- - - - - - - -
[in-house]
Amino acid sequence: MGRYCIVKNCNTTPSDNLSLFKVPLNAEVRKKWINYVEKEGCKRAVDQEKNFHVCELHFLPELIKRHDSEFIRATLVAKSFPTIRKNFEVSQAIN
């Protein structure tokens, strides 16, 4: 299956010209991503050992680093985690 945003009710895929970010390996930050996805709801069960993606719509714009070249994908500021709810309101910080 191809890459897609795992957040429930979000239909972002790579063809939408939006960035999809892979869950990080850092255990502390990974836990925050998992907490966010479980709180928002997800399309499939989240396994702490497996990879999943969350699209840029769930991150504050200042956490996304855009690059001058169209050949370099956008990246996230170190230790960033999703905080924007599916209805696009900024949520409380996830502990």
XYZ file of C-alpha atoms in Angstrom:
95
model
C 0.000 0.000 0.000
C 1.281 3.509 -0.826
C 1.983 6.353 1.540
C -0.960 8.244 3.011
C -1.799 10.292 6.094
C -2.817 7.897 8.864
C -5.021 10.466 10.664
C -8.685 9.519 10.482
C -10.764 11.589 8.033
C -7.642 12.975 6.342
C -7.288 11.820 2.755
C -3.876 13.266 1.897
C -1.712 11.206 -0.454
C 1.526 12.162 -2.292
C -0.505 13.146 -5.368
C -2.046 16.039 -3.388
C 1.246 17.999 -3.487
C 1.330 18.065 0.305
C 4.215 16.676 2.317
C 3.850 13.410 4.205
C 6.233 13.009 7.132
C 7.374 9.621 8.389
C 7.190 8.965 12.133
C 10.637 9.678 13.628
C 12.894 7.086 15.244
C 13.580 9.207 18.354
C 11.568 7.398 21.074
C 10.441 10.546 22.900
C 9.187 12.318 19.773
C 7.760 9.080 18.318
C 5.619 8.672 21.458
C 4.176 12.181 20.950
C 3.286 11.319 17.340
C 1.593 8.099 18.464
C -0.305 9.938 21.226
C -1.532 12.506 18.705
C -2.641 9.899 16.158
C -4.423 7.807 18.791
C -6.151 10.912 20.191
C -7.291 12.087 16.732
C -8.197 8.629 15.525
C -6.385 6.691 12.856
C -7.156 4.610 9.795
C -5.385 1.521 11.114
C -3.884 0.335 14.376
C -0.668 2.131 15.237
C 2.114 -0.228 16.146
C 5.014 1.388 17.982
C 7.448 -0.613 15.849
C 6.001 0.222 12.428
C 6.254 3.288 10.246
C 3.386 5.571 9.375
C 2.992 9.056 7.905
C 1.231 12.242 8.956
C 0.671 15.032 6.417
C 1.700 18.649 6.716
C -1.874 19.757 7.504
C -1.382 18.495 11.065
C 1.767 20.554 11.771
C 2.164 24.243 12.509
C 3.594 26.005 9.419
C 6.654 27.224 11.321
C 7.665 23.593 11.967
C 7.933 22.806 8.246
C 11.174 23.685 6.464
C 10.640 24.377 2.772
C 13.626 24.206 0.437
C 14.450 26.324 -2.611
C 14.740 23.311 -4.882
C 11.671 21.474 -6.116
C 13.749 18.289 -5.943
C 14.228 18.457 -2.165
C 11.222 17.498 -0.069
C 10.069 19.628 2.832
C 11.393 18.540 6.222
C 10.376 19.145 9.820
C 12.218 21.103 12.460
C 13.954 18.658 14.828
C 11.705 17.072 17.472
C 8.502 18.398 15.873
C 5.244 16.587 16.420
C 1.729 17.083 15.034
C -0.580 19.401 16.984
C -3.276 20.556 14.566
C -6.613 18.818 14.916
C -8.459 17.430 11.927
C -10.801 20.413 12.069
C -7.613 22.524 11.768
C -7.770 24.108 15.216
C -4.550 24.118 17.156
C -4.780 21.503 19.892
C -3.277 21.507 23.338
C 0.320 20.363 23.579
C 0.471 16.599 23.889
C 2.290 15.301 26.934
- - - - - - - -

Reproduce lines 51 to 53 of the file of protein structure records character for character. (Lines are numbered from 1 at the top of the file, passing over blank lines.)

C -3.884 0.335 14.376
C -0.668 2.131 15.237
C 2.114 -0.228 16.146